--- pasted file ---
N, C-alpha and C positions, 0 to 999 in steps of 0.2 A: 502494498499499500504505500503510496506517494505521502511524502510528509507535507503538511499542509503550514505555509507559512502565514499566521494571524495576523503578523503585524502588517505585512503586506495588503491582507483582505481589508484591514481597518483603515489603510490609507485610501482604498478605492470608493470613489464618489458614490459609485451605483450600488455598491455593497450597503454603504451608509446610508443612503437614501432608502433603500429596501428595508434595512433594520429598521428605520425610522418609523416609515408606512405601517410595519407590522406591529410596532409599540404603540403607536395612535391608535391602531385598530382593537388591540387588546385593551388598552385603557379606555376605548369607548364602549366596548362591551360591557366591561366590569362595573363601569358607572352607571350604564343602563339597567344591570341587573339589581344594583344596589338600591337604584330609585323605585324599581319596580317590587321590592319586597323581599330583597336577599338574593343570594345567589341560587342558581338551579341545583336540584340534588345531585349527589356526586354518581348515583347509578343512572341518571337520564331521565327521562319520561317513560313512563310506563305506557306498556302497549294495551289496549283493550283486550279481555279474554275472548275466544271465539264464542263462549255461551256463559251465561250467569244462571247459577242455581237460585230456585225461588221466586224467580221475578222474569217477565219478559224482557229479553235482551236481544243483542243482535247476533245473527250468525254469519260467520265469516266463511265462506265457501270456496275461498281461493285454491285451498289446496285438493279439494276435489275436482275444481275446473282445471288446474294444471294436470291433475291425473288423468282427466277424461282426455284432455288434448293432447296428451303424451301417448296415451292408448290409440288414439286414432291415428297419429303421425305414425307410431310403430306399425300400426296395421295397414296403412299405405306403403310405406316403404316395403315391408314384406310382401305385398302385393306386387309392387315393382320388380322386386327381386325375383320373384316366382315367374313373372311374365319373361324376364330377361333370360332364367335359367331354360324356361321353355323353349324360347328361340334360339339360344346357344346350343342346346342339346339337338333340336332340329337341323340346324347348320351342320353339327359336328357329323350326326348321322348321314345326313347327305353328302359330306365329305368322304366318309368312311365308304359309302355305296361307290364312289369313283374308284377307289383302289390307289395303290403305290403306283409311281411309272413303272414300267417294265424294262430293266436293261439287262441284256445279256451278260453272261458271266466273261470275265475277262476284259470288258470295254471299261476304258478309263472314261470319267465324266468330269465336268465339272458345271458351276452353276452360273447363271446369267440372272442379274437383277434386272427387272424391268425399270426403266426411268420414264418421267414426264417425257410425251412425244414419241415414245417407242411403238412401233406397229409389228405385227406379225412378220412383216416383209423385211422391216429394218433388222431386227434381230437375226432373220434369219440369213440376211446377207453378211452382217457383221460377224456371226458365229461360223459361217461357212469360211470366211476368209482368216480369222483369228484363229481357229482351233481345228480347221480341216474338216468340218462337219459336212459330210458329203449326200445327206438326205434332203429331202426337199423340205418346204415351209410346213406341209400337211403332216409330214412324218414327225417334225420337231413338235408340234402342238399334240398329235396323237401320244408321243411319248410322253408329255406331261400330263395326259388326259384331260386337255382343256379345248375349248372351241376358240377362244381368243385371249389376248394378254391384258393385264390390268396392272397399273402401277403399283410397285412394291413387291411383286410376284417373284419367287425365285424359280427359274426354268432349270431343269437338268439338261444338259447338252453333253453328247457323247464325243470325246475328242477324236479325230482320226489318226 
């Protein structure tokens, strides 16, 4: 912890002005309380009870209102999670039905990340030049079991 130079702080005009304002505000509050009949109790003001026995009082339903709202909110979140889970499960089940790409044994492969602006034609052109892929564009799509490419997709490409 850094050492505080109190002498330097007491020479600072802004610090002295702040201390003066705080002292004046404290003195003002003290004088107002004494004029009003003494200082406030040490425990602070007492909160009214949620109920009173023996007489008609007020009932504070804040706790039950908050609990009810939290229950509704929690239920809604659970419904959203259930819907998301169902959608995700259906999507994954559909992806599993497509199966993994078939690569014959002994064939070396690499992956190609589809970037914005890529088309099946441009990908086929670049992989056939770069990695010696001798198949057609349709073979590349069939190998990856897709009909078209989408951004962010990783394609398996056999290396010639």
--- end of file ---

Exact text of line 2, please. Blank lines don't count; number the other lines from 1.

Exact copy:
């Protein structure tokens, strides 16, 4: 912890002005309380009870209102999670039905990340030049079991 130079702080005009304002505000509050009949109790003001026995009082339903709202909110979140889970499960089940790409044994492969602006034609052109892929564009799509490419997709490409 850094050492505080109190002498330097007491020479600072802004610090002295702040201390003066705080002292004046404290003195003002003290004088107002004494004029009003003494200082406030040490425990602070007492909160009214949620109920009173023996007489008609007020009932504070804040706790039950908050609990009810939290229950509704929690239920809604659970419904959203259930819907998301169902959608995700259906999507994954559909992806599993497509199966993994078939690569014959002994064939070396690499992956190609589809970037914005890529088309099946441009990908086929670049992989056939770069990695010696001798198949057609349709073979590349069939190998990856897709009909078209989408951004962010990783394609398996056999290396010639």